Riders are notoriously tough and frequently put their steed’s needs above their own, often seeking physical therapy only due to a doctor’s orders. Is there a specific point at which a rider should seek PT in order to prevent potential visits to the MD?
Riders should see a professional when they have pain (not muscle soreness) lasting more than 24-48 hours, and after a fall. It isn’t how hard you fall, but the way you fall that can cause serious injury. Additionally, riders should seek out a good osteopathic doctor or therapist. Riding or working in pain leads to other areas of the body getting injured, and takes longer to resolve once in treatment.
Since time is a luxury, any ideas for using the barn as our fitness center?
An exercise ball, Thera-Band and a mat are all you need to make a gym in the barn. You can stretch anywhere!
What about sleep (mattresses?), driving (long hauls?), traveling (if we can’t afford First Class?). How can we continue to make our bodies comfortable and ready for riding?
Mattresses should be firm and without lumps (I like the Tempur-Pedic mattress). Always carry your favorite pillow! I used to have people lined up by the second night in a new town due to neck pain from bad pillows and mattresses. Posture is the key to pain-free sleeping, driving or flying; your hips should be even with or higher than your knees, feet flat on the ground. Car seats that dip down in the back can be adjusted with a towel folded up under the buttocks. Lumbar supports do nothing if your hips are not level with your knees, because it is impossible to sit up straight. In driving and flying situations, get up frequently or at least move in your seat. I also recommend having a soft neck collar and low back support at all times, in case something happens.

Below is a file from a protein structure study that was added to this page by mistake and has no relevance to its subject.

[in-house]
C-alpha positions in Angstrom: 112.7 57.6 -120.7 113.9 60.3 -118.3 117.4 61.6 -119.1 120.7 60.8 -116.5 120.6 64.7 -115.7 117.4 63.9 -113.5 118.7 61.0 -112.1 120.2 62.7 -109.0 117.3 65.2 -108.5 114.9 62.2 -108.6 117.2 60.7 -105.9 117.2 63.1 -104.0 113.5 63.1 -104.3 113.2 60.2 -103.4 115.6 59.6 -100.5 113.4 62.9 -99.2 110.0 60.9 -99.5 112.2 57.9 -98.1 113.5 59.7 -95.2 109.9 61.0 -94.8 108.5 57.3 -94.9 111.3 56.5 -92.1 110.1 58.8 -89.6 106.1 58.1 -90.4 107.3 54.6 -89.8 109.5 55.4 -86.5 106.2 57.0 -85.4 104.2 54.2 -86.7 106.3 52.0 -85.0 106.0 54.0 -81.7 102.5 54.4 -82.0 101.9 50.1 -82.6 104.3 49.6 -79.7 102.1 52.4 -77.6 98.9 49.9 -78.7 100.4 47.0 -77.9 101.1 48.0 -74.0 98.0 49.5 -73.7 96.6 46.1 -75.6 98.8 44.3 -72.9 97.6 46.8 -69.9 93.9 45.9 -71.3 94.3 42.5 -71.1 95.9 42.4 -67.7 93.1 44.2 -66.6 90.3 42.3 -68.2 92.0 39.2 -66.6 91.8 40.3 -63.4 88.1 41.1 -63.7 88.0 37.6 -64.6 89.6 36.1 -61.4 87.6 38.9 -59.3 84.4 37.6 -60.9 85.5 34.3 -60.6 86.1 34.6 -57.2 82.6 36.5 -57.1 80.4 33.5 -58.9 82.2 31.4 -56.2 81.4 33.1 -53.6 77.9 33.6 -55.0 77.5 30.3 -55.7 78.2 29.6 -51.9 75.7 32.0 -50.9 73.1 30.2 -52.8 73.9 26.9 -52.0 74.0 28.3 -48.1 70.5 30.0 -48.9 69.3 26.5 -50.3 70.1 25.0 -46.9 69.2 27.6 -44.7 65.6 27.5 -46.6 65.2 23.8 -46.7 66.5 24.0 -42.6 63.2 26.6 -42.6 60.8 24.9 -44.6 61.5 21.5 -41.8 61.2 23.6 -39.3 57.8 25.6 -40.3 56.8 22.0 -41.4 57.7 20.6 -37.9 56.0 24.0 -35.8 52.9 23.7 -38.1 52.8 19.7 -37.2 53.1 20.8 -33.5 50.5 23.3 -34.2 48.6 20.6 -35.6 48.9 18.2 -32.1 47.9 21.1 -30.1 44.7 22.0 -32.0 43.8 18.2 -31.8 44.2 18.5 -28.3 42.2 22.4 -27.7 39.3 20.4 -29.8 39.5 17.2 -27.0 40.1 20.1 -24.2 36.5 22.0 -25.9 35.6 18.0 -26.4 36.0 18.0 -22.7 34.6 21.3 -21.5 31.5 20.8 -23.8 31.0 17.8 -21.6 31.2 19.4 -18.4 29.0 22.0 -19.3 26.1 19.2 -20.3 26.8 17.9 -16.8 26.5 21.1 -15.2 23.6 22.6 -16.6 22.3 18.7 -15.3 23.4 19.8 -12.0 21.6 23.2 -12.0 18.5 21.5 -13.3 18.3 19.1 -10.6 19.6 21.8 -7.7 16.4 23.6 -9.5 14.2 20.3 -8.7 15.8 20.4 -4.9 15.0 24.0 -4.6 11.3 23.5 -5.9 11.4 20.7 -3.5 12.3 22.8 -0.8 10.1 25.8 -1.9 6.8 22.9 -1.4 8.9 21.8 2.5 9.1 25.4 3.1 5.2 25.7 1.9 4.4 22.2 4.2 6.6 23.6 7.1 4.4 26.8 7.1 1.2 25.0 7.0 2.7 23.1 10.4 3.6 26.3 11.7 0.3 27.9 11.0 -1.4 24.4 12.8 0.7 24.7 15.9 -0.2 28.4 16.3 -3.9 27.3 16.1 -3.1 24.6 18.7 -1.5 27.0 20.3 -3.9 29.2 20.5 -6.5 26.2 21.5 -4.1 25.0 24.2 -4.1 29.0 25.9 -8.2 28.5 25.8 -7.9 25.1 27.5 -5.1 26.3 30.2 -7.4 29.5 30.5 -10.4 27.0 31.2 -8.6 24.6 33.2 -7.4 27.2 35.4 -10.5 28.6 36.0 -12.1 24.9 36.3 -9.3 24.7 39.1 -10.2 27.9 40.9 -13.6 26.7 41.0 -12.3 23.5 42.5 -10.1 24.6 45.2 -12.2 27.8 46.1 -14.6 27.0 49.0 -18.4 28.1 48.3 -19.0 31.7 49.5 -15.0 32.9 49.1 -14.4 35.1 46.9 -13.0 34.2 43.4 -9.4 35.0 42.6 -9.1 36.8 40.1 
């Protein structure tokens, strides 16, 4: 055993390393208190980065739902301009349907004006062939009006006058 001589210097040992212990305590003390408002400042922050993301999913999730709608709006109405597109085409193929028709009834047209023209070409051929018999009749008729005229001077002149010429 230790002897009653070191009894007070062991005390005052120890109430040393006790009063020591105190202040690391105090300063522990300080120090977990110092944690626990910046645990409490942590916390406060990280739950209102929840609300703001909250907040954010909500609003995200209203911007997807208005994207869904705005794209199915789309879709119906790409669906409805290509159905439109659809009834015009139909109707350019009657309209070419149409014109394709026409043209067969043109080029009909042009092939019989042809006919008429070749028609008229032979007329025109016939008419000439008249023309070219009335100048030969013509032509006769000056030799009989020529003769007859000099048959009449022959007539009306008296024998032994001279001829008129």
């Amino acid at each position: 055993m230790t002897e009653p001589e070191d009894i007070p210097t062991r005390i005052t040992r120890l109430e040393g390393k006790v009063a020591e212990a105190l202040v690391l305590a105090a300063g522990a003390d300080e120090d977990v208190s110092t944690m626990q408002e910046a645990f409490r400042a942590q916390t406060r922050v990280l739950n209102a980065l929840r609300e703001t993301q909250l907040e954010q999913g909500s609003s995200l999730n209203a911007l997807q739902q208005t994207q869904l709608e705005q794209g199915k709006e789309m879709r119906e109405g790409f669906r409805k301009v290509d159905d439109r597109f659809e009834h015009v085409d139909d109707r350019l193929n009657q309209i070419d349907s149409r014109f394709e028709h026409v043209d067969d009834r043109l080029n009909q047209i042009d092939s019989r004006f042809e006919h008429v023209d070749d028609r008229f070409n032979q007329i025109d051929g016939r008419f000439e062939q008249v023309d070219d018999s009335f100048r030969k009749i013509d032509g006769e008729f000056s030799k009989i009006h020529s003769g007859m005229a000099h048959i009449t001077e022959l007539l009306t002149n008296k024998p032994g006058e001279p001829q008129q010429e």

What is your “riding prep” ritual?
I check my alignment daily by stretching, and also lying on a hard floor and taking a survey of how balanced my spine feels. Until I had a back injury, I never checked or stretched. After herniating a few discs, I learned that I was wasting my time and money going to ride without stretching and checking my alignment.
Are there any miracle vitamins or elixirs that you believe contribute to physical health?
There is no quick fix. What I tell people is get objective data about what your true deficits are before taking supplements. Many years ago I was having many problems with my joints, healing, stomach, etc. I went to a Naturopath who did a hair analysis, which revealed I was deficient in over 12 minerals and vitamins. I took appropriate supplements and redid the analysis 6 months later. I felt better and was able to eliminate supplements I no longer needed. I am not going to discourage anyone from trying magnets, lasers and whatever else is out there. If it makes you feel better, great, but it will never replace eating right, stretching and exercise.
An eventer, a dressage rider, and a show jumper walk into a bar. What happens next?
Eventer: Hey, are you guys going to the Bruce Springsteen benefit concert tomorrow night?
Show Jumper: What time?
Dressage Rider: 5:00pm
Show Jumper: No, I’m competing tomorrow.
Eventer: So are we. I compete at 8:12, 10:15, and 11:05.
Dressage Rider: My times are 9:06 and 11:00.
Show Jumper: My times are somewhere between 8:00am and dark.